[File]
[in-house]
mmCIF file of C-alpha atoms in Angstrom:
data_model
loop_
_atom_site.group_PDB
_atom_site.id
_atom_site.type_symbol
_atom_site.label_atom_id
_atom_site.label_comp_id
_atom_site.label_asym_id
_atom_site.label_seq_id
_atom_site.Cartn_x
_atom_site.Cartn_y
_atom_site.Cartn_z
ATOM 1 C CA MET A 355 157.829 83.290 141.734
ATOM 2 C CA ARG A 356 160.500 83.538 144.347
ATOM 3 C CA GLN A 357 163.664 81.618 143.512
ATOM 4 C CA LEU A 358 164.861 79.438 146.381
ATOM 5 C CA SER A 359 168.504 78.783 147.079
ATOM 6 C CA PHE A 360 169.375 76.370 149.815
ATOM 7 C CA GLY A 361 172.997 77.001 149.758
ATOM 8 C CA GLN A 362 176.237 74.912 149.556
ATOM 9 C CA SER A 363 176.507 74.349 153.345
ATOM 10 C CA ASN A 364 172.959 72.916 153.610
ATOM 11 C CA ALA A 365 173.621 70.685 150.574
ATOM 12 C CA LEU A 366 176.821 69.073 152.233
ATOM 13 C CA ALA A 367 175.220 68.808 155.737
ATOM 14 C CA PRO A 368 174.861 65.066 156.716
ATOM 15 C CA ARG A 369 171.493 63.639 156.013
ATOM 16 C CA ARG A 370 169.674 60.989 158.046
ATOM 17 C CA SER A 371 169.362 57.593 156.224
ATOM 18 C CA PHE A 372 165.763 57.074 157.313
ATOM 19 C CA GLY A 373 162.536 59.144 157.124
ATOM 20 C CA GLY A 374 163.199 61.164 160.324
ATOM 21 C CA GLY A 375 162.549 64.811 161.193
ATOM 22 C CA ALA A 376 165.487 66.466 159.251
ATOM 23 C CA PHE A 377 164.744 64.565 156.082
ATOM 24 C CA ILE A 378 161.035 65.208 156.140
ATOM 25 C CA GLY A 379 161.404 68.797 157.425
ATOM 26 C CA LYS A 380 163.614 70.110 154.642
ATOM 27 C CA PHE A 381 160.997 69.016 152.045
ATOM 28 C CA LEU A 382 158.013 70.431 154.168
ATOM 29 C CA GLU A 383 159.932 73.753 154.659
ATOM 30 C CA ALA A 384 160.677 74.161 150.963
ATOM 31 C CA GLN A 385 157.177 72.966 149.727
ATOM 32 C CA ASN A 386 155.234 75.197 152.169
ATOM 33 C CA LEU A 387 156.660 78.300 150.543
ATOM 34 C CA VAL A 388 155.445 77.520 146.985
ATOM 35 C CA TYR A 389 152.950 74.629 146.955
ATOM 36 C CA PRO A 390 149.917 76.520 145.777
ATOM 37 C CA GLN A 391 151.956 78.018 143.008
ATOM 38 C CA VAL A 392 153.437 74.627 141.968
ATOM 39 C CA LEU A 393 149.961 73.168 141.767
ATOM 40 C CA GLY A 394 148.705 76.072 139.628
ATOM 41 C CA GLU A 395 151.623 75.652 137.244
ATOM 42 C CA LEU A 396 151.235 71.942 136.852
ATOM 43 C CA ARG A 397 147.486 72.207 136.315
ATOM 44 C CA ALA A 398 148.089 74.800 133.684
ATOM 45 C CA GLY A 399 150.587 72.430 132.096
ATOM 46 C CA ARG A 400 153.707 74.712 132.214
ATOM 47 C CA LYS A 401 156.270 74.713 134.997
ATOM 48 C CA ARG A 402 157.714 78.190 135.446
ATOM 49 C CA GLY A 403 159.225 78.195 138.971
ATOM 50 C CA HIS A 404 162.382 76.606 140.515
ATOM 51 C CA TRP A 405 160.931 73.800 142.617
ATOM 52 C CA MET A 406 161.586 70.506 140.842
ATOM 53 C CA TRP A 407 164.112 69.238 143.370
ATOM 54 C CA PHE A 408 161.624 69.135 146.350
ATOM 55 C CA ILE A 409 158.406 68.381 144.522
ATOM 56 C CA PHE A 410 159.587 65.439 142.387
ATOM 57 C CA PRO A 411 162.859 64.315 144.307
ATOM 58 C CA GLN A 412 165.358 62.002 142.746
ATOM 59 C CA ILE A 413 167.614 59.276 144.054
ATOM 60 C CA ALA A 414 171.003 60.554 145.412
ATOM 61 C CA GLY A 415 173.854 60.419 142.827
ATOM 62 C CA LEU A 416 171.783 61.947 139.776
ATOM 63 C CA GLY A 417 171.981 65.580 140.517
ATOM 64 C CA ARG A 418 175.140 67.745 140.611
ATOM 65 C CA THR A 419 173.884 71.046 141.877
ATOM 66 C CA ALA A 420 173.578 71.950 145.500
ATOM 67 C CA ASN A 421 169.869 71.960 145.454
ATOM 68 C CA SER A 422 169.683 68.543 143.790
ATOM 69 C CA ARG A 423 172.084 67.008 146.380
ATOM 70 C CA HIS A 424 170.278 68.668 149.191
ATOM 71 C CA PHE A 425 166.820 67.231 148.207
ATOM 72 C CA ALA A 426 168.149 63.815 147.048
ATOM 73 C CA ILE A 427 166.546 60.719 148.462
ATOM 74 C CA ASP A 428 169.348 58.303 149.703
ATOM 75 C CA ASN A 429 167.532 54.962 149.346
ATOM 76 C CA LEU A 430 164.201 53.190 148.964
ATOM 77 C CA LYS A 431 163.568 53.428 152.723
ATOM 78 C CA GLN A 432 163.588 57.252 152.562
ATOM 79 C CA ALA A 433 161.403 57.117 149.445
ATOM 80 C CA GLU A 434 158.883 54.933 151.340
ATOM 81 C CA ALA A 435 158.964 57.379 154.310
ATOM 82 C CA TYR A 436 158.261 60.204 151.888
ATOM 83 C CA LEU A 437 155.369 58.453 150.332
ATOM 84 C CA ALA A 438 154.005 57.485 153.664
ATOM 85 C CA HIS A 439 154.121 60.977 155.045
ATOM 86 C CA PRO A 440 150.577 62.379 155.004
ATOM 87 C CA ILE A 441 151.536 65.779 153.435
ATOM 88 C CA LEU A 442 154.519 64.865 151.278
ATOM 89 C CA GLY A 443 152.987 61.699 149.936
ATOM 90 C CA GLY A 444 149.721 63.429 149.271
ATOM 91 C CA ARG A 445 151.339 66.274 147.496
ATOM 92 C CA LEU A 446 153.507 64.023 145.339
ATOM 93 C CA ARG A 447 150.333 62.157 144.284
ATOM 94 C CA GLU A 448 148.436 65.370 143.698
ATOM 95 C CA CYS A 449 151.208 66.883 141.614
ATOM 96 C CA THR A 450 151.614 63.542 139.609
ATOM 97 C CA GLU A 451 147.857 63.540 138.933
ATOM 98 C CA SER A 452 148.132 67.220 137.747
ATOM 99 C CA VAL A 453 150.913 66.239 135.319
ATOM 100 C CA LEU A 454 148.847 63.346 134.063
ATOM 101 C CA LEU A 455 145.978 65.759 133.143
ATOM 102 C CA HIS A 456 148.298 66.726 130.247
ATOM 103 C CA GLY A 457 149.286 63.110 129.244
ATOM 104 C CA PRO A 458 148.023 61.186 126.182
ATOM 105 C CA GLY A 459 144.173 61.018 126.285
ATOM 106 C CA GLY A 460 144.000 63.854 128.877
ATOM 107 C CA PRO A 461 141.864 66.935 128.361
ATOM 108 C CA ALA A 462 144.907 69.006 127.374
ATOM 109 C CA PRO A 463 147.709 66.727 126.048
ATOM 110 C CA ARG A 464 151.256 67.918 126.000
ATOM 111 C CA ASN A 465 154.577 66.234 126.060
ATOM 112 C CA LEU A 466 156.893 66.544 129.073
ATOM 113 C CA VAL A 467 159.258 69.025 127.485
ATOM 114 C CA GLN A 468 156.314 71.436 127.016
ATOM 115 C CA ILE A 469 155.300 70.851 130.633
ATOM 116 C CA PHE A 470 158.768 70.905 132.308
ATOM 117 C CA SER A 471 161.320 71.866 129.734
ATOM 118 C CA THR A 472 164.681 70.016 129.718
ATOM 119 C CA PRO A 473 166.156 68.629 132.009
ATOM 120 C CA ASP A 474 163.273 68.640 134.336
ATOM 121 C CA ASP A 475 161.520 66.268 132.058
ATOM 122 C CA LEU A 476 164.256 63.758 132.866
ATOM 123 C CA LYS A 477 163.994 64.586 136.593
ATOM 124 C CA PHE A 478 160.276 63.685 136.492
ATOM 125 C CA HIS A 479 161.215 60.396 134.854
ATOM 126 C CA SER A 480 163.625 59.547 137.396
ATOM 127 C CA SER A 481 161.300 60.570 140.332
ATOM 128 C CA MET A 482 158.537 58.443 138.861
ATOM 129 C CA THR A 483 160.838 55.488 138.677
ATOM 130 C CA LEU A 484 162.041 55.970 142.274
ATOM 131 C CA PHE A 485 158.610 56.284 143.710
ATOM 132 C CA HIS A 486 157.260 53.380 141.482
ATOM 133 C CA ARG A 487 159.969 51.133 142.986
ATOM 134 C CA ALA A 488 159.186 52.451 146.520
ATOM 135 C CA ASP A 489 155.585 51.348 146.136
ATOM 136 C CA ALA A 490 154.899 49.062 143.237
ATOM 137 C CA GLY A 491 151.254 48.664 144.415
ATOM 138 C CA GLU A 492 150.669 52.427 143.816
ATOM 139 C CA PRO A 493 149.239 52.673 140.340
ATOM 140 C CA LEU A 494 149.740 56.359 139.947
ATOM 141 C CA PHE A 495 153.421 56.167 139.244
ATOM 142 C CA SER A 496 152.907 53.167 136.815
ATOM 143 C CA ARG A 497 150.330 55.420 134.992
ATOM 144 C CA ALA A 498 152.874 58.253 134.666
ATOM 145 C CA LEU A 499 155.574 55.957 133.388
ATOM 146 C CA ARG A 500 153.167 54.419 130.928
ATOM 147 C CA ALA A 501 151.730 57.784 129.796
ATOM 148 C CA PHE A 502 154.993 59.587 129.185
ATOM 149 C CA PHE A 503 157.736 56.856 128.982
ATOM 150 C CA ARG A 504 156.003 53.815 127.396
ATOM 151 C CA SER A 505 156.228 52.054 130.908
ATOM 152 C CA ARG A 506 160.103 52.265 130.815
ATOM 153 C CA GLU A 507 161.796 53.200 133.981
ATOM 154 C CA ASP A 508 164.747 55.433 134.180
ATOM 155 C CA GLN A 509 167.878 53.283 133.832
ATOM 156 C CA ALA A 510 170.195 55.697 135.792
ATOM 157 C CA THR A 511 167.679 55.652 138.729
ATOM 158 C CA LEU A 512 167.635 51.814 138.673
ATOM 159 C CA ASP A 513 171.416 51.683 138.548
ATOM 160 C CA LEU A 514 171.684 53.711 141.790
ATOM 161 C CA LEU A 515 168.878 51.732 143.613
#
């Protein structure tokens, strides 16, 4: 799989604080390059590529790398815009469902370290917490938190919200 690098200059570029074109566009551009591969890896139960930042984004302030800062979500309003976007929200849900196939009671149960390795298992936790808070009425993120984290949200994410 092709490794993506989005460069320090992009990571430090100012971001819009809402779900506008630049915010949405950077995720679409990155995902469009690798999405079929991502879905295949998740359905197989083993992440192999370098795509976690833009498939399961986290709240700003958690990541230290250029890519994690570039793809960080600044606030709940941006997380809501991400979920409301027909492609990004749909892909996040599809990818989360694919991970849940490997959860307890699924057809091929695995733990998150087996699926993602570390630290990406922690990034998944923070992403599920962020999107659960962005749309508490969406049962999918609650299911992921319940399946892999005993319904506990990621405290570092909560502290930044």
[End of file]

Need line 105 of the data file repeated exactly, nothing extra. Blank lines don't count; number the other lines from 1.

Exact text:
ATOM 91 C CA ARG A 445 151.339 66.274 147.496